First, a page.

I was caught up short by the recent kerfuffle at the University of Tennessee over the suggested gender-neutral pronouns, in part because it seemed to make the national news before I heard any local discussion. You may have heard of it by now: ze, xe, hir, zir, etc. as replacements for the gendered pronouns. The folks who posted the rubric wanted, if I understand correctly, to explain some of the terms preferred by those who feel the gender binary (she/he, her/him, hers/his) doesn't represent them. Note that there is a big difference between "suggested" and "mandated," a distinction that was either lost on or misreported to many. Summer Awad wrote a fantastic column about it in the Daily Beacon. Well, the university decided we'd had quite enough time to talk about that and, on Friday, September 4, took the rubric down.
Even though these guidelines have been adopted at Ohio University, Harvard,
and the University of Vermont, among others, I must admit I didn’t react so well when
I saw them. If I'm being completely honest with myself, maybe I was miffed that
the advocates of gender-neutral language didn't come to the English department
first. I know we get a bad rap as the grammar police, which, believe me, was
not the job I thought I was signing up for, as you may have surmised by my use
of a dangling preposition just now. But I've had this exchange too many times
to ignore the fact that the world does not see me as I see myself. As in:
"So what do you do?"
"I'm an English professor."
"Oh gosh, I better watch my grammar around you."
I get misrecognized all the time. What I want to explain to all those
strangers suddenly stressing out about subjects and objects is that what I do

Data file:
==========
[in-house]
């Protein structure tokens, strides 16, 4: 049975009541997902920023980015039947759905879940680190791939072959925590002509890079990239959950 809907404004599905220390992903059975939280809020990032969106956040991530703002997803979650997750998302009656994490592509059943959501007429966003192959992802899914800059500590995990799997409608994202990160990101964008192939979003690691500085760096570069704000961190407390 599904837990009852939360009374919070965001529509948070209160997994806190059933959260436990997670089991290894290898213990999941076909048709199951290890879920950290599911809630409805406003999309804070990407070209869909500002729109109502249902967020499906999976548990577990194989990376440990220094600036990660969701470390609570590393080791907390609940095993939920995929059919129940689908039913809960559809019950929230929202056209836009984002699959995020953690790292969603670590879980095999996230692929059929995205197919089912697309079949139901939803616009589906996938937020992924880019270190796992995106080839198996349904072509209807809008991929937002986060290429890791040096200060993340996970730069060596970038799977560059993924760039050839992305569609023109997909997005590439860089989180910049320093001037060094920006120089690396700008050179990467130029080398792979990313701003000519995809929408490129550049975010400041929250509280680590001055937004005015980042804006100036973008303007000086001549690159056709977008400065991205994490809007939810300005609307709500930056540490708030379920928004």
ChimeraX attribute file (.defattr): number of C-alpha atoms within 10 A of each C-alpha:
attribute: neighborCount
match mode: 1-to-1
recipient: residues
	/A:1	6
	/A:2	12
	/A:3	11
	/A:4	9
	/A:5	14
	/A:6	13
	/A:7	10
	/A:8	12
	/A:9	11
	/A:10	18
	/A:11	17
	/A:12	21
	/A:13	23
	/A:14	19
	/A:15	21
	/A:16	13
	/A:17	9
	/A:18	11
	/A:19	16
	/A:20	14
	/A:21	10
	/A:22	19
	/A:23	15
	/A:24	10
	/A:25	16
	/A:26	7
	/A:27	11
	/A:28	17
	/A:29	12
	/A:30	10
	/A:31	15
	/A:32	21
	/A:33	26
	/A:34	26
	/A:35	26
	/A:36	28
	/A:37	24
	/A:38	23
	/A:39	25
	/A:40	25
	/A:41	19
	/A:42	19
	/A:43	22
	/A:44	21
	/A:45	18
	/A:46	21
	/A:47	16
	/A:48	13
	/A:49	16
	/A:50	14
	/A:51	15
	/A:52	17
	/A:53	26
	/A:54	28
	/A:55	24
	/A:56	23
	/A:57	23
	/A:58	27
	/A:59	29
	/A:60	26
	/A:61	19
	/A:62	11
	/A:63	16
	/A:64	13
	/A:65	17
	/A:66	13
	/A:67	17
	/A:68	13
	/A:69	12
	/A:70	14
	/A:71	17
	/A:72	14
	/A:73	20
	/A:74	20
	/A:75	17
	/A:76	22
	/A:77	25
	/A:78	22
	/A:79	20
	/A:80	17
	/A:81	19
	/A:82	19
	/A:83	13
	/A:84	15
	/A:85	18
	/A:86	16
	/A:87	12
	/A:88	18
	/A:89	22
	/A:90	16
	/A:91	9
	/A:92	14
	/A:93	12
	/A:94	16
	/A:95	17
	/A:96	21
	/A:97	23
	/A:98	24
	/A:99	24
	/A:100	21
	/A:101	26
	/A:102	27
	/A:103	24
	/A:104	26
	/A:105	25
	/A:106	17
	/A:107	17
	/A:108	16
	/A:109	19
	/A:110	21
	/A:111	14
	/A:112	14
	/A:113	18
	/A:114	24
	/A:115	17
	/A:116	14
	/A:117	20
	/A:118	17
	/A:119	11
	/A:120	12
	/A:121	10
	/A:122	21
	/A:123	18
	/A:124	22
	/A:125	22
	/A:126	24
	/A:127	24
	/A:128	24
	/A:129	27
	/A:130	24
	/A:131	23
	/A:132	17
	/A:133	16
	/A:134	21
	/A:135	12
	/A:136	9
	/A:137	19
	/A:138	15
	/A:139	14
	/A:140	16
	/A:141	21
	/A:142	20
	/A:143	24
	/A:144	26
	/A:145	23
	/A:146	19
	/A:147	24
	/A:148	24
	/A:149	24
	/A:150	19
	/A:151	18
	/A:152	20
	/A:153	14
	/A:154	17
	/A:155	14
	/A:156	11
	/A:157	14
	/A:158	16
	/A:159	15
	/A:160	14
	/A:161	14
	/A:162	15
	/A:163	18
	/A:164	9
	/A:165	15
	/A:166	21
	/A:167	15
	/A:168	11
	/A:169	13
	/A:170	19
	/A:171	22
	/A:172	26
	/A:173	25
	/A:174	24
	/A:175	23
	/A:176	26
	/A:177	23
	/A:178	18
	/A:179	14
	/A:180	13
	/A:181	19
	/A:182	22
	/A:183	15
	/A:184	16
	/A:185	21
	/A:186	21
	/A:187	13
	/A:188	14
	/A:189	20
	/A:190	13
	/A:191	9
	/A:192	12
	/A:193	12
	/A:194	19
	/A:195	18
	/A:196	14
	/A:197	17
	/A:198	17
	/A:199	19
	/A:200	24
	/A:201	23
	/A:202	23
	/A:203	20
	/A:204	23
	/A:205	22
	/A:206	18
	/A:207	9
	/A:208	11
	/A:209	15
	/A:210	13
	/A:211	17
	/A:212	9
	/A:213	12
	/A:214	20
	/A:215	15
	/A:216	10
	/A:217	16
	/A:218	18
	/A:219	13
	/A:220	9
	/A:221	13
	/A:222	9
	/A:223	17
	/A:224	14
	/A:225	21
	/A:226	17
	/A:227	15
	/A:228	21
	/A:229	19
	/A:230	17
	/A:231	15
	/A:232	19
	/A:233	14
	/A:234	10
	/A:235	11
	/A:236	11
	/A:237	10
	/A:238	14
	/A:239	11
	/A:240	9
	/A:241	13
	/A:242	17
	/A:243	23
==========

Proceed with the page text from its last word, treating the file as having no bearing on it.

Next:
is all about stories, people, and the love of teaching. Throw in a lot of
history as well. These are the endlessly fascinating and inspiring things to me
and to most of my colleagues in English near and far, who include
dictionary-makers, thousands of nerd literary historians, and yes, grammarians.
As a tribe, we are actually pretty open to sociolinguistic change. We celebrate
the new words entering the dictionary each year; I am especially fond of
"winethirty" and "awesomesauce." two joyful signs that our
language is alive and growing. I relish both the novelty and the
vintage materials of these neologisms. But more years of study than I care to remember have yielded
this insight: language rarely changes by fiat (anyone out there remember
Esperanto?). However, it does, thanke ye olde Lorde in the Firmaement above our
heades, change. So if there was a shared flaw in the plan of the the folks who
proposed the pronouns and the administrators who pulled them down, perhaps it
was this paradox: language comes from usage. It is the currency in our exchanges
of thoughts, feelings, and ideas, and we are coining and recoining the stuff
all the time in the ways we talk to one another.
Which brings me to the south. Yes, I am a southerner, complicated as
that relationship is most days. When the south and I are both on our best
behavior, I revel in the fact that this is where I am from (a feeling which demands
another dangling preposition), and I can only hope that the south kind of likes
me too. So it seems perfectly meet, right, and salutary that in my Tennessee
home, sometime around winethirty, as I was agonizing about this language
kerfuffle, I had an epiphany. The south has always embraced a gender-neutral
pronoun: y'all. The south's own second person pronoun has been around for ages,
like the French "vous," but so much sweeter--utterly welcoming,
informal, and the embodiment of the embrace of the self in the world. It's like
Martin Buber's "I-thou" relation had a grammatical love child with
Emmanuel Levinas' "face-to-face" encounter, and the little tyke is introducing
everyone to everyone in your living room, where all your friends and crazy
relatives are coming and going, just like we do in the south. Y'all come
over here. Y’all know Fred? Y'all need anything? Y'all come back now, y'hear?
This last line, the signature of southern send-ups and actual southerners alike,